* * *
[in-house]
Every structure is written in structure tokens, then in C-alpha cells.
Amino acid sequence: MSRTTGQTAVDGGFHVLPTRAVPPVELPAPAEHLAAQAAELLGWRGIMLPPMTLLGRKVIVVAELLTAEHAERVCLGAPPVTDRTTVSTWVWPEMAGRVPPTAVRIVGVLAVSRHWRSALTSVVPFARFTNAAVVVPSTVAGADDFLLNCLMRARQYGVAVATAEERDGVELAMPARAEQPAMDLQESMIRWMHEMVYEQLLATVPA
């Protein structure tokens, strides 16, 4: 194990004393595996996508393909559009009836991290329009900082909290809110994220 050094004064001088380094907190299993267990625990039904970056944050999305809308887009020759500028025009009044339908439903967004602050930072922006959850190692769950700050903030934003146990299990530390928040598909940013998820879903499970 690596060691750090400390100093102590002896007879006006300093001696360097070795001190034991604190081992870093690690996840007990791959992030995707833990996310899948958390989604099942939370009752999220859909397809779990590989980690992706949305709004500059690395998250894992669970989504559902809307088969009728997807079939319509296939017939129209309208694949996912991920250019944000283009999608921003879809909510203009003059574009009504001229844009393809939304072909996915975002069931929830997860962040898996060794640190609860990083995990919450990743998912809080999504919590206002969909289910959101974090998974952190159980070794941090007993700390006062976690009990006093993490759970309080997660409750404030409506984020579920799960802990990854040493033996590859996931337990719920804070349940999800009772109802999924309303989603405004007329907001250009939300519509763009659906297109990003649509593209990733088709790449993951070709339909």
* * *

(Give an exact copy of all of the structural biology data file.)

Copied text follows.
[in-house]
Every structure is written in structure tokens, then in C-alpha cells.
Amino acid sequence: MSRTTGQTAVDGGFHVLPTRAVPPVELPAPAEHLAAQAAELLGWRGIMLPPMTLLGRKVIVVAELLTAEHAERVCLGAPPVTDRTTVSTWVWPEMAGRVPPTAVRIVGVLAVSRHWRSALTSVVPFARFTNAAVVVPSTVAGADDFLLNCLMRARQYGVAVATAEERDGVELAMPARAEQPAMDLQESMIRWMHEMVYEQLLATVPA
């Protein structure tokens, strides 16, 4: 194990004393595996996508393909559009009836991290329009900082909290809110994220 050094004064001088380094907190299993267990625990039904970056944050999305809308887009020759500028025009009044339908439903967004602050930072922006959850190692769950700050903030934003146990299990530390928040598909940013998820879903499970 690596060691750090400390100093102590002896007879006006300093001696360097070795001190034991604190081992870093690690996840007990791959992030995707833990996310899948958390989604099942939370009752999220859909397809779990590989980690992706949305709004500059690395998250894992669970989504559902809307088969009728997807079939319509296939017939129209309208694949996912991920250019944000283009999608921003879809909510203009003059574009009504001229844009393809939304072909996915975002069931929830997860962040898996060794640190609860990083995990919450990743998912809080999504919590206002969909289910959101974090998974952190159980070794941090007993700390006062976690009990006093993490759970309080997660409750404030409506984020579920799960802990990854040493033996590859996931337990719920804070349940999800009772109802999924309303989603405004007329907001250009939300519509763009659906297109990003649509593209990733088709790449993951070709339909």